Say and his supply-side economists won the 19th century debate. Sismondi's idea was pushed out of economics, but lived elsewhere in the ideas of socialists like Karl Marx, who was born in the year Sismondi published his book. However Say's victory was not final. The Great Depression of the 1930s threw up a situation to which this school had no answers. The US GDP declined by 27 per cent over a four year period. Low prices did not create demand, low wages did not increase employment and low interest did not stimulate investment. The entire logic of Say's economics began to be questioned.
At this point, John Maynard Keynes resurrected Sismondi's ideas and proposed public income-creation programmes as the tool to revive demand. With the economy responding to such initiatives, Keynes became the new God of Economics. Post World War II, he led the initiative to create a new world order of economics built on collaboration and mutual help, replacing competition and self-interest. The dire state of economies in Europe and Japan hit by wartime destruction acted as the strong fusing glue.
The human mind has a great propensity to simplify. Keynesian economics too was simplified. Based on historical studies, high inflation and low unemployment were found to co-exist, implying that high inflation cured unemployment by generating jobs. Governments too saw this as a feasible plan to act on, as generating budgetary deficit would solve the unemployment problem by creating income in the economy.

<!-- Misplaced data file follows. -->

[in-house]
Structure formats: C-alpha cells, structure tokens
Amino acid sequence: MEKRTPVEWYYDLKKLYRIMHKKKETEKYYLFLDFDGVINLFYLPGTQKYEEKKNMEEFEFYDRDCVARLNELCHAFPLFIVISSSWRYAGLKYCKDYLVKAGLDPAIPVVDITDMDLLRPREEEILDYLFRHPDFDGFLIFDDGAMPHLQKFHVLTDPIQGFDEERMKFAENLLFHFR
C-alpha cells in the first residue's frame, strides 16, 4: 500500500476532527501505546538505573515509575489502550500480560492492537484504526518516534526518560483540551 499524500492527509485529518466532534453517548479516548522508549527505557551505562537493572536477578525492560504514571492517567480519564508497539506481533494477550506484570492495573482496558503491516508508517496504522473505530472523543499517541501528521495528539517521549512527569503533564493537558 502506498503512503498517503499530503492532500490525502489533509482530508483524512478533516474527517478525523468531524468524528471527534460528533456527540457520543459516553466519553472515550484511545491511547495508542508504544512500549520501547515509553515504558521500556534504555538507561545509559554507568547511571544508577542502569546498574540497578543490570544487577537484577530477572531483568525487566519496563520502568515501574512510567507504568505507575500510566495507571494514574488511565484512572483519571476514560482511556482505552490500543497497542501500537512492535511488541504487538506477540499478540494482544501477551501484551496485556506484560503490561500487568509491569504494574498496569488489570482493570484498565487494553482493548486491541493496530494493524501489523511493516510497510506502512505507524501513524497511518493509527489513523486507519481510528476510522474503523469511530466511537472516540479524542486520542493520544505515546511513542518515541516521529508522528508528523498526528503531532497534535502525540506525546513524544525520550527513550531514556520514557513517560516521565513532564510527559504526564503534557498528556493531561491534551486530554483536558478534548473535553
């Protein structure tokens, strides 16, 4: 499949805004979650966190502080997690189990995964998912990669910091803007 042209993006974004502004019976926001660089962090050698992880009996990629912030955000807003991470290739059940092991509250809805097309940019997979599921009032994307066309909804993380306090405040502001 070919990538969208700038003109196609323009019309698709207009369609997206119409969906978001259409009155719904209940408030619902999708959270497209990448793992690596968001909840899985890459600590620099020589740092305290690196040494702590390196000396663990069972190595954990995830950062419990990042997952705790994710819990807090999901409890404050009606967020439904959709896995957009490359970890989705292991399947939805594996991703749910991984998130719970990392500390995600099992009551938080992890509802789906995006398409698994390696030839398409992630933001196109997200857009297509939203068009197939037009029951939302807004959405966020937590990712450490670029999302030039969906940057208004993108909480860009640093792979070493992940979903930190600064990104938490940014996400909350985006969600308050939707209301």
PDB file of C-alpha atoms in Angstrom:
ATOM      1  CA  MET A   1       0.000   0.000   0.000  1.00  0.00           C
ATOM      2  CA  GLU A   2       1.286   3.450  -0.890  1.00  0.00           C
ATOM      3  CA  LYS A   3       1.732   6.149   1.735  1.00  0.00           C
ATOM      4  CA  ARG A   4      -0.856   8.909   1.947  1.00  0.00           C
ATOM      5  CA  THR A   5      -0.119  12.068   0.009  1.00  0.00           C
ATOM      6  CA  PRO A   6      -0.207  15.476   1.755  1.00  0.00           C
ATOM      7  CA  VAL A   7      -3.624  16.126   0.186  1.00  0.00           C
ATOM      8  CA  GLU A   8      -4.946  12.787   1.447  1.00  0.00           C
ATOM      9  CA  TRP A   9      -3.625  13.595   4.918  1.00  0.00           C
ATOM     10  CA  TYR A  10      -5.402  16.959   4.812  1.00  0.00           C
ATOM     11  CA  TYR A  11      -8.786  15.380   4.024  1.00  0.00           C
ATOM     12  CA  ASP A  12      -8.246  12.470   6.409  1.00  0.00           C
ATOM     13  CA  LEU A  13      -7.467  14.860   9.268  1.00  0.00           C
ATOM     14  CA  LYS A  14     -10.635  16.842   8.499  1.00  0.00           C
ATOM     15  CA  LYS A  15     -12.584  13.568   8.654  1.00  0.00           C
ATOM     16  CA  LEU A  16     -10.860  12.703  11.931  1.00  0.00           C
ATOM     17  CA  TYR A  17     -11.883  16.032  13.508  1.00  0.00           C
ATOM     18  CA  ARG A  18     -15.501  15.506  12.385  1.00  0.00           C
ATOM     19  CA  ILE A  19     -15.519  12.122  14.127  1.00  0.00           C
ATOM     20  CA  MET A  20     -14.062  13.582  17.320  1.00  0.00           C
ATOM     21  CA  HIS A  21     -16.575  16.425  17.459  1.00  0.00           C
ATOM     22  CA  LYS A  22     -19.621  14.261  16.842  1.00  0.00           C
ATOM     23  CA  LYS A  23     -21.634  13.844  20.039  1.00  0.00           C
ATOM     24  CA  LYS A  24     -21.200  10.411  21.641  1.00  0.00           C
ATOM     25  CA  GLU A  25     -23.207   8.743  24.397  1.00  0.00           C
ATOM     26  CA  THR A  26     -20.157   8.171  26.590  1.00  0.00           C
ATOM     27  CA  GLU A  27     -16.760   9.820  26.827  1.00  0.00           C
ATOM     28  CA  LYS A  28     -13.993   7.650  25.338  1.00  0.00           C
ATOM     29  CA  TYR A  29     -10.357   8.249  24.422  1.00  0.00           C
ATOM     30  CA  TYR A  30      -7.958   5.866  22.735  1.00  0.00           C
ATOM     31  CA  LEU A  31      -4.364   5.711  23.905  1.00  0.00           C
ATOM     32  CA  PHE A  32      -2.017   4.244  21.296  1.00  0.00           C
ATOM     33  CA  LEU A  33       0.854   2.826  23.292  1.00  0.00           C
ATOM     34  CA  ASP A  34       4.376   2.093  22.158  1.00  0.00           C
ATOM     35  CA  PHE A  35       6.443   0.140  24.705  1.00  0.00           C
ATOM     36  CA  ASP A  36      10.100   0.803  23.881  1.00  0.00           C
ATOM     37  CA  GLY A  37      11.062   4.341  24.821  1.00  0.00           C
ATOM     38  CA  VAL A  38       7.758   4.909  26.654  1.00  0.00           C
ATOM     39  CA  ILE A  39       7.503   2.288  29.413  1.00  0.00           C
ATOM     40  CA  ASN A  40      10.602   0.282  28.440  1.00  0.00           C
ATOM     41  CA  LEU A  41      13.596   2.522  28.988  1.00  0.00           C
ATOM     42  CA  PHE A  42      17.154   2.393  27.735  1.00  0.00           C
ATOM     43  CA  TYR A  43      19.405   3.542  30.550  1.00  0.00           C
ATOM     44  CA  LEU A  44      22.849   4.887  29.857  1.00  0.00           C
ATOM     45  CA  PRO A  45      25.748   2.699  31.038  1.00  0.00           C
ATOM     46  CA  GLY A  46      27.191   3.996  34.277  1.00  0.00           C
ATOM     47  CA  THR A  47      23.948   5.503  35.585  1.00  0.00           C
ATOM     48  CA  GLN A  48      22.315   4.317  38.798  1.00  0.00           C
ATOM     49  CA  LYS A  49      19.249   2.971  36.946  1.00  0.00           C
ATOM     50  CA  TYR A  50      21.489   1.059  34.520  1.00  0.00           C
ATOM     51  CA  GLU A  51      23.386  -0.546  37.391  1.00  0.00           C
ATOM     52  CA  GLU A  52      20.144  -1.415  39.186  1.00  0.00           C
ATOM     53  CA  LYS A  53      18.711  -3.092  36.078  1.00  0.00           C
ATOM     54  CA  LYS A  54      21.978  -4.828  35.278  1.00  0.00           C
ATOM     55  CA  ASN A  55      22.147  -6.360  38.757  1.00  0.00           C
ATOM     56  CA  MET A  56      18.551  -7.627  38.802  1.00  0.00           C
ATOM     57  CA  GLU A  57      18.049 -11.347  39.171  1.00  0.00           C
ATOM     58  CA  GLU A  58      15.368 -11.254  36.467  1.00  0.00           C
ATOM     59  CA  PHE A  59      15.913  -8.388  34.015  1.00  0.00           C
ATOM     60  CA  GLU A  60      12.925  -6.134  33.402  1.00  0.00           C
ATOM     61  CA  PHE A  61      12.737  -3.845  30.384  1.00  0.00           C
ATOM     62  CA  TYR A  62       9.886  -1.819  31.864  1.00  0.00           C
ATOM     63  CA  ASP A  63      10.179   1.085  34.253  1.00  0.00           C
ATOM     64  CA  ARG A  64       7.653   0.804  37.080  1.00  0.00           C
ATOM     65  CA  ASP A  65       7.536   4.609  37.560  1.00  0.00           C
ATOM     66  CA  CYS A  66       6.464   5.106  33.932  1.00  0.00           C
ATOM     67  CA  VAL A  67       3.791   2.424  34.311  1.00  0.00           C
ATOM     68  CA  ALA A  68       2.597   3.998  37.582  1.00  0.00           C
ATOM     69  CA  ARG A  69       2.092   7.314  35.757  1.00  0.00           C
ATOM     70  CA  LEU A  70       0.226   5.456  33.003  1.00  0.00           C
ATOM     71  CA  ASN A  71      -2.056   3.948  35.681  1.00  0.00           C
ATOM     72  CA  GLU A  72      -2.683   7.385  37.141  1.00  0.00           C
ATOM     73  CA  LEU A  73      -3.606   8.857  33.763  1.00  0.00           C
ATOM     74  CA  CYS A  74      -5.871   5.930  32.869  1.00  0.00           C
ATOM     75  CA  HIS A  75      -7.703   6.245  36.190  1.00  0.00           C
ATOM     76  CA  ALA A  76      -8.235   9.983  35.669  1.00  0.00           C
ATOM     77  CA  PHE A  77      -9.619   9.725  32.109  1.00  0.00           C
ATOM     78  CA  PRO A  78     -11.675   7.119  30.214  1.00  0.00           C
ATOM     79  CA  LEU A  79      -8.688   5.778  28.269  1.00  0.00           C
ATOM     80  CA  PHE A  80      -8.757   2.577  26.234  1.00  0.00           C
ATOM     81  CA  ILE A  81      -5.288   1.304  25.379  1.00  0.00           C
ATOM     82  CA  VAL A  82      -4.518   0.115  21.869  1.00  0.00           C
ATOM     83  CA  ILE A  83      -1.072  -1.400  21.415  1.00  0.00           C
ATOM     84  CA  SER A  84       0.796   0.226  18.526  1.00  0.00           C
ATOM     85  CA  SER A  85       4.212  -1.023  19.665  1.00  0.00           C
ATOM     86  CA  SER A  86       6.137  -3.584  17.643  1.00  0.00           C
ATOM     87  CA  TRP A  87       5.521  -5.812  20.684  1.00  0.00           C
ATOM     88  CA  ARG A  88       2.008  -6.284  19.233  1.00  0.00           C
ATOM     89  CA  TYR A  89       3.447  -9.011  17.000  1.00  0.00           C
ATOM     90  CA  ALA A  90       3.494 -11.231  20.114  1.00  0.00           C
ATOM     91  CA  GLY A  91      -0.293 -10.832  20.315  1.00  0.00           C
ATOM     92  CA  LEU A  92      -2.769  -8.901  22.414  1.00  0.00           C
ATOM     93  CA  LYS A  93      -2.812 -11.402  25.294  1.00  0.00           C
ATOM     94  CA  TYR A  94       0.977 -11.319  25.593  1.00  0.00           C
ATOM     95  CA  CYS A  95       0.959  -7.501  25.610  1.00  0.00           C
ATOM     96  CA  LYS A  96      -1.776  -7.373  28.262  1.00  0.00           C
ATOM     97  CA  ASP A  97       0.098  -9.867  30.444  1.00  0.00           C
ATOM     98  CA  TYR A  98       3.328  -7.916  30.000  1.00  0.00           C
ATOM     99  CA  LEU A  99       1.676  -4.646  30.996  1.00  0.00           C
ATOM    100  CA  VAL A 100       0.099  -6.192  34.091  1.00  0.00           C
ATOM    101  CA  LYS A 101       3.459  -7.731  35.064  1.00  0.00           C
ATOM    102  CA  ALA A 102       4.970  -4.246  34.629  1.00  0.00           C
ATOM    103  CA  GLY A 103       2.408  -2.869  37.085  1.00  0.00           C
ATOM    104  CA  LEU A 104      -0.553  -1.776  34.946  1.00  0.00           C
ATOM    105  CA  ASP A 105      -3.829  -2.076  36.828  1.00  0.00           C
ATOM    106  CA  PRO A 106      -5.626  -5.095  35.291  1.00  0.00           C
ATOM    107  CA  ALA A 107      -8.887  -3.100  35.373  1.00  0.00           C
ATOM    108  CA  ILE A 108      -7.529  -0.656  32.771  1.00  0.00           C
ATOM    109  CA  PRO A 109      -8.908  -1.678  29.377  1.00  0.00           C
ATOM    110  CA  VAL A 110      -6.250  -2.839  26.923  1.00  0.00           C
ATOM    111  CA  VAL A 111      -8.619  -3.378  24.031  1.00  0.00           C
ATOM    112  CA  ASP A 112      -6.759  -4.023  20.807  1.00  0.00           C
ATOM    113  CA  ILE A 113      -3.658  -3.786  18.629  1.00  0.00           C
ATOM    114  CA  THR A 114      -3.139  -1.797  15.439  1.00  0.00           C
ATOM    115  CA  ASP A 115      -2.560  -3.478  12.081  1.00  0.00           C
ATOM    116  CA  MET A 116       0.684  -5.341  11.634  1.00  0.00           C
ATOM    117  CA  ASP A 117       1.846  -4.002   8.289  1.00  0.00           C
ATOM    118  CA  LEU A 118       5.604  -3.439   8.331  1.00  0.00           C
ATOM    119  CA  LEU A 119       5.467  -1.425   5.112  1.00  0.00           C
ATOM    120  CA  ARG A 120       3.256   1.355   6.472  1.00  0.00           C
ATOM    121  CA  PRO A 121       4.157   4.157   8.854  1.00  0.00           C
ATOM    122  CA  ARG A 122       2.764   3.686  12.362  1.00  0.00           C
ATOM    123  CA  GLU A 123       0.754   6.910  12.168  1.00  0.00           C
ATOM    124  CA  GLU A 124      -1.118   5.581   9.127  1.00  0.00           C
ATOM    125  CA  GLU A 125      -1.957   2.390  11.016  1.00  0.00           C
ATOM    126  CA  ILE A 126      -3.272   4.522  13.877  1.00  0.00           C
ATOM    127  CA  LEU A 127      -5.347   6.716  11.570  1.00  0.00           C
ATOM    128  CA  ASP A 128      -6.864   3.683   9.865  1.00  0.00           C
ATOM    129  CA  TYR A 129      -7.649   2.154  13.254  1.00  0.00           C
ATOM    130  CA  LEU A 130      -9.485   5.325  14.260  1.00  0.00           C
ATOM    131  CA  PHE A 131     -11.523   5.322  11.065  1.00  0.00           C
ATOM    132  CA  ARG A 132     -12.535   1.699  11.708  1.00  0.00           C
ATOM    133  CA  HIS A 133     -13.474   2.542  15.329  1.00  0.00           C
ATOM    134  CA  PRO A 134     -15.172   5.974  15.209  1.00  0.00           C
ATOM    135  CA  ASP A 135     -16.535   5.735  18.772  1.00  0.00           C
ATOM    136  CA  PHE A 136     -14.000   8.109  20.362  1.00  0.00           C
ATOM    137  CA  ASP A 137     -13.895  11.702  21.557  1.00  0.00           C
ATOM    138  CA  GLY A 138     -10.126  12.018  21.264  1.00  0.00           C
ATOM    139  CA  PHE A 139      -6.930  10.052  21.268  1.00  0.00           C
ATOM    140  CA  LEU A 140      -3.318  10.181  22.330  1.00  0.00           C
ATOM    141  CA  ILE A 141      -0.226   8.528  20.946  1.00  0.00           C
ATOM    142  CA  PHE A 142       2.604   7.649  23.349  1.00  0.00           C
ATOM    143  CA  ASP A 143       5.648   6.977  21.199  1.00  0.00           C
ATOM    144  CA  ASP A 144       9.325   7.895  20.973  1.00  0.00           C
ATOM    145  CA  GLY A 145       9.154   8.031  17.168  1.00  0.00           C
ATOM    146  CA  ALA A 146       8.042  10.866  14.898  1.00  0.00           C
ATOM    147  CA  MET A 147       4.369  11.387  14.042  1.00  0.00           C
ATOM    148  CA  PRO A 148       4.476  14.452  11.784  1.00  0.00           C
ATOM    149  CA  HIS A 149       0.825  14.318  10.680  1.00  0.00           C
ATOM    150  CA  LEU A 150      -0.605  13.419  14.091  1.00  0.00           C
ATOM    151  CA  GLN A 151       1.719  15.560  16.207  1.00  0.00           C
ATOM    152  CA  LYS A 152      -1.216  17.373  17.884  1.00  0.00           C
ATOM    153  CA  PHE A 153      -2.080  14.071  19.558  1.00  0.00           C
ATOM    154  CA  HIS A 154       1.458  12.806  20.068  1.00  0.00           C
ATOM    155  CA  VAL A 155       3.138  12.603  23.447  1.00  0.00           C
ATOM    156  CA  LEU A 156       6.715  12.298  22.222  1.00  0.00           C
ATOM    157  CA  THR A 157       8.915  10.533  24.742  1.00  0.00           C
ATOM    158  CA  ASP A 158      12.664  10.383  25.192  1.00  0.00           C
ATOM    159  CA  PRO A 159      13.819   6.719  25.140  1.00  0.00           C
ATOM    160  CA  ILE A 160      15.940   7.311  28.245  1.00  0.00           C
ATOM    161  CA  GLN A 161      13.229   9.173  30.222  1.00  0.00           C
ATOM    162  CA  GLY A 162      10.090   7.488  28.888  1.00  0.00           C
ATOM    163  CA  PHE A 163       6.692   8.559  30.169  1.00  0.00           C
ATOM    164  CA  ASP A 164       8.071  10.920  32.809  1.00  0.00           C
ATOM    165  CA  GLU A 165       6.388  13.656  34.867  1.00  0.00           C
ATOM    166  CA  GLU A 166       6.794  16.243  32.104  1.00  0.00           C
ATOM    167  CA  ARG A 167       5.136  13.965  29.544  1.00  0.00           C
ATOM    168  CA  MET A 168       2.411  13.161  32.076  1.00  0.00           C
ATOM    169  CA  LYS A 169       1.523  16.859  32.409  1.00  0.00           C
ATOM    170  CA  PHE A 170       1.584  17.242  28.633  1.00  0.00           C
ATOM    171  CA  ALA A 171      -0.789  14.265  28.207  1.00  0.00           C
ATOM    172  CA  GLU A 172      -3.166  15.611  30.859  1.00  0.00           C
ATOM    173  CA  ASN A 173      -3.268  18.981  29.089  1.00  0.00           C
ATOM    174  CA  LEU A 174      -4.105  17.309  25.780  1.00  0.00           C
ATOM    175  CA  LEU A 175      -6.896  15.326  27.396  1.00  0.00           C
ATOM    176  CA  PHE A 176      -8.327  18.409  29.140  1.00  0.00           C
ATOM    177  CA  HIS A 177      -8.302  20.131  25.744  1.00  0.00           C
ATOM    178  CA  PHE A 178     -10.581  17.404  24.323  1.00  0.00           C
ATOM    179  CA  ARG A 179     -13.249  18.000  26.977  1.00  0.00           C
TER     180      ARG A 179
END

For Keynesian economics, the 1970s proved to be what the 1930s were to Say's followers. As high inflation and high unemployment reigned together, Keynesians could not answer this paradox paving the way for supply side economics to return. The 1980s saw the free market movement gain strength, as deregulation and markets returned to the centre stage.
Supply-side economics, now styled as the 'Washington Consensus', prevailed for around three decades until the 2008 Lehman Brothers crisis halted it, reviving the 200-year-old debate. Government support to large banks to the tune of trillions of dollars was necessary to prevent a major global economic breakdown, questioning the validity of the free market theory. Even its most ardent proponent, Alan Greenspan, former chief of the US Federal Reserve, admitted that his ideology of free markets could be wrong, fuelling the debate.
This debate occupied the centre stage in 2012 US presidential elections with Obama espousing Sismondi's ideas and Romney toeing Say. It again looks to dominate the 2014 Indian parliamentary elections as people and parties take positions on the economic front.
Looking back, therefore, we need to ask ourselves if a debate can decide this question, or if we should instead explore where we stand on these three statements listed below to determine our position in this debate:
- Self-interest alone drives human action
- Discourage government/public spending to revive an economy in recession
- Competition must be preferred over collaboration in the economic sphere
If we agree, Bhagwati and Say will seem right to us; if in disagreement, Sen and Sismondi will appeal to us. No debate on food security, or for that matter any isolated economic issue such as FDI can end in consensus where differences exist on these very fundamentals beliefs. For answers to these questions lie primarily in conviction or belief, since conclusive evidence proving it to be one way or the other does not exist.
In the course of my study and reflection, I have seen that self-interest, private initiatives and competition are adequate where the problem is faced by
individuals. But when the problem gets bigger than each of us individually confronting it, teamwork, public initiatives and collaboration are sought after and
cherished. Each one of us can validate this with our personal experiences, by recalling our reactions to national defence and natural calamities in the public
sphere and to health breakdown and financial disasters in our personal life.